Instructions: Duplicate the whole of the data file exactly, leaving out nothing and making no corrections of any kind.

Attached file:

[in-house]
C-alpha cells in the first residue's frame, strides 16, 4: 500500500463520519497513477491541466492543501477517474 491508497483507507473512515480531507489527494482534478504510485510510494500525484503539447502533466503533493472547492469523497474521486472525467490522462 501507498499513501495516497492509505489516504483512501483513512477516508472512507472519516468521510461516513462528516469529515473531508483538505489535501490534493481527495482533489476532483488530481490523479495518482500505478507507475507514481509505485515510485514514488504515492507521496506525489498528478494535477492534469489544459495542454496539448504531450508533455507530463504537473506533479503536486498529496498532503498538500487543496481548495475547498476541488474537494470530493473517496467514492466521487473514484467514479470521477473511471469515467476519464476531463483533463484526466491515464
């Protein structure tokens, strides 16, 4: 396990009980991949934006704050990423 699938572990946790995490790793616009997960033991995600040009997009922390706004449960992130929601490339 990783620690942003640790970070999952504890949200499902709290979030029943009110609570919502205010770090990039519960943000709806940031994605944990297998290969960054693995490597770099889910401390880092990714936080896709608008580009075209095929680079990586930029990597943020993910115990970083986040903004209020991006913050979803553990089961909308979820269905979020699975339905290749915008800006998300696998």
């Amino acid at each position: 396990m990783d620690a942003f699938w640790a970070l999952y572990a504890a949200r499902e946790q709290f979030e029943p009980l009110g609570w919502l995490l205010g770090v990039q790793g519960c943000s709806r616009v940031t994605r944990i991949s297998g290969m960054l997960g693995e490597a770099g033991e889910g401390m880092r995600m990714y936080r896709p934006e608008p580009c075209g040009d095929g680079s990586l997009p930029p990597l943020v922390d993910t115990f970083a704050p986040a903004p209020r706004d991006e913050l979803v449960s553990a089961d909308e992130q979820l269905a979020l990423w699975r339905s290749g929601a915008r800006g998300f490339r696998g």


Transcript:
[in-house]
C-alpha cells in the first residue's frame, strides 16, 4: 500500500463520519497513477491541466492543501477517474 491508497483507507473512515480531507489527494482534478504510485510510494500525484503539447502533466503533493472547492469523497474521486472525467490522462 501507498499513501495516497492509505489516504483512501483513512477516508472512507472519516468521510461516513462528516469529515473531508483538505489535501490534493481527495482533489476532483488530481490523479495518482500505478507507475507514481509505485515510485514514488504515492507521496506525489498528478494535477492534469489544459495542454496539448504531450508533455507530463504537473506533479503536486498529496498532503498538500487543496481548495475547498476541488474537494470530493473517496467514492466521487473514484467514479470521477473511471469515467476519464476531463483533463484526466491515464
């Protein structure tokens, strides 16, 4: 396990009980991949934006704050990423 699938572990946790995490790793616009997960033991995600040009997009922390706004449960992130929601490339 990783620690942003640790970070999952504890949200499902709290979030029943009110609570919502205010770090990039519960943000709806940031994605944990297998290969960054693995490597770099889910401390880092990714936080896709608008580009075209095929680079990586930029990597943020993910115990970083986040903004209020991006913050979803553990089961909308979820269905979020699975339905290749915008800006998300696998």
């Amino acid at each position: 396990m990783d620690a942003f699938w640790a970070l999952y572990a504890a949200r499902e946790q709290f979030e029943p009980l009110g609570w919502l995490l205010g770090v990039q790793g519960c943000s709806r616009v940031t994605r944990i991949s297998g290969m960054l997960g693995e490597a770099g033991e889910g401390m880092r995600m990714y936080r896709p934006e608008p580009c075209g040009d095929g680079s990586l997009p930029p990597l943020v922390d993910t115990f970083a704050p986040a903004p209020r706004d991006e913050l979803v449960s553990a089961d909308e992130q979820l269905a979020l990423w699975r339905s290749g929601a915008r800006g998300f490339r696998g």